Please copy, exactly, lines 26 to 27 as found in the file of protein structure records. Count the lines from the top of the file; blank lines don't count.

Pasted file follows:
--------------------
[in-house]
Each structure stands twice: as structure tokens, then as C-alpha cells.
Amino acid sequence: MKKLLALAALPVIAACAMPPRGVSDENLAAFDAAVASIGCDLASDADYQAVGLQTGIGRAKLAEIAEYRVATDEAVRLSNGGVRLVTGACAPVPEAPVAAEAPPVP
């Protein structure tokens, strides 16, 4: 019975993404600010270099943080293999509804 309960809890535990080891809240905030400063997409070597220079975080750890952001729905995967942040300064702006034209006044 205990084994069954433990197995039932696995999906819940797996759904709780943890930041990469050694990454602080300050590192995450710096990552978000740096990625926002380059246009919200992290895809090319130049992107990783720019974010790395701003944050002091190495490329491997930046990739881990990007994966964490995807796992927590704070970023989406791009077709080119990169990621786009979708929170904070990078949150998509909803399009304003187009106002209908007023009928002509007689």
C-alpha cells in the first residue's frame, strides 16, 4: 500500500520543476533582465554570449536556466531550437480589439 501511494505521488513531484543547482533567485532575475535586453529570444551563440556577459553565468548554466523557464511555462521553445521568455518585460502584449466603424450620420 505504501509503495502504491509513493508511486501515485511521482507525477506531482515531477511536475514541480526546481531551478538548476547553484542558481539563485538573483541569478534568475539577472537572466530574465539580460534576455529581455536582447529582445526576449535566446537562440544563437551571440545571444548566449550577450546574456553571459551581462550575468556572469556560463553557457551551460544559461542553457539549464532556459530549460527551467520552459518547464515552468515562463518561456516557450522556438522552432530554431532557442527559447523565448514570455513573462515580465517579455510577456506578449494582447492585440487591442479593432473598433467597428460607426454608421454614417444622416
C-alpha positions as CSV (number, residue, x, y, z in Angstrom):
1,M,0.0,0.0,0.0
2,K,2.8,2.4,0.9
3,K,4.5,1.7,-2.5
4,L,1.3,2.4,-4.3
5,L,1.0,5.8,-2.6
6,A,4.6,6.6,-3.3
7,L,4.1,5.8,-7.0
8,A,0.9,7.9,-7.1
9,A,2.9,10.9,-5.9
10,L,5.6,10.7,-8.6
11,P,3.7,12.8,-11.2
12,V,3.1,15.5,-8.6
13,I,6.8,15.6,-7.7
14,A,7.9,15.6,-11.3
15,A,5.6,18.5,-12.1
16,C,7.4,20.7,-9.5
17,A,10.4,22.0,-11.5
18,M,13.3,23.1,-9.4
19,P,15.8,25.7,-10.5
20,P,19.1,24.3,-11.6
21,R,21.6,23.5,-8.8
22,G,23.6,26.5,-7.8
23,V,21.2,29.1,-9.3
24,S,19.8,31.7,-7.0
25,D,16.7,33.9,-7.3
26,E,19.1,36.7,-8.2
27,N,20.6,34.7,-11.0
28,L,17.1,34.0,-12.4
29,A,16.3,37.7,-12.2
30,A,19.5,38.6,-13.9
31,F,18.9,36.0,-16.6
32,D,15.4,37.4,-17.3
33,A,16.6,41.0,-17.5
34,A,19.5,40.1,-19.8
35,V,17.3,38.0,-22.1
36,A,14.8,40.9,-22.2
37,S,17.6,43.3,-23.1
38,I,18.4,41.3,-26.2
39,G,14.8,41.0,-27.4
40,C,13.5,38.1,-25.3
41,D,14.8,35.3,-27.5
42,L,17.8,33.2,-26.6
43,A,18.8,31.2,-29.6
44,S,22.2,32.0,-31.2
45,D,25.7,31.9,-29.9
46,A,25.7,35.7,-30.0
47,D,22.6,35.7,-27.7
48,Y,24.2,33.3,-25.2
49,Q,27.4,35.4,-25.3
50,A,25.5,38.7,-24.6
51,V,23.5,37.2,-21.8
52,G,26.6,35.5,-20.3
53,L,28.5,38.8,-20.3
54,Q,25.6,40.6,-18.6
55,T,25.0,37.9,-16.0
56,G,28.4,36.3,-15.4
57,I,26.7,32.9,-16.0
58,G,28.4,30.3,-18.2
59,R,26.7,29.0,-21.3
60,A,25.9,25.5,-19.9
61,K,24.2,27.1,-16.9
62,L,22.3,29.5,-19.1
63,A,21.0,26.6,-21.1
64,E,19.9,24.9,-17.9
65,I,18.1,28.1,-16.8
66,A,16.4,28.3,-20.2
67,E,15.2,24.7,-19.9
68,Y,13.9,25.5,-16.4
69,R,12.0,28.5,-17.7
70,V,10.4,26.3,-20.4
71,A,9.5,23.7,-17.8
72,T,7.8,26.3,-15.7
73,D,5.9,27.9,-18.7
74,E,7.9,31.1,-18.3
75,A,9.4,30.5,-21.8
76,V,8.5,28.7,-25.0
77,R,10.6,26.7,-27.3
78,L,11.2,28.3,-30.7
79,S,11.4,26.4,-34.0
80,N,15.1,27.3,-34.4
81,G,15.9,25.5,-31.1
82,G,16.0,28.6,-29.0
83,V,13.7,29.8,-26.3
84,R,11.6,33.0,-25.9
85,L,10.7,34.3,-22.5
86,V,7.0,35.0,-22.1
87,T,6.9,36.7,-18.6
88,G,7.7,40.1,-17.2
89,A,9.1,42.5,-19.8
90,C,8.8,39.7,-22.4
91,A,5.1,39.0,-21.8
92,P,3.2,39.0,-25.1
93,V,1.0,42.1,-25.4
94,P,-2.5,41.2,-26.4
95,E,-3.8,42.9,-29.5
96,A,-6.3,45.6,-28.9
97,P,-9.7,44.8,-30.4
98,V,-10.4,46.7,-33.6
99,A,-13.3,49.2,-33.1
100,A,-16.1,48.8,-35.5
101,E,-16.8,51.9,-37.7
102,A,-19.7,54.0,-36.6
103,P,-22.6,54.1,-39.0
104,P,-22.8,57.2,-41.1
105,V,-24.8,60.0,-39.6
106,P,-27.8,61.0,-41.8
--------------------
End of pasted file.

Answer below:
20,P,19.1,24.3,-11.6
21,R,21.6,23.5,-8.8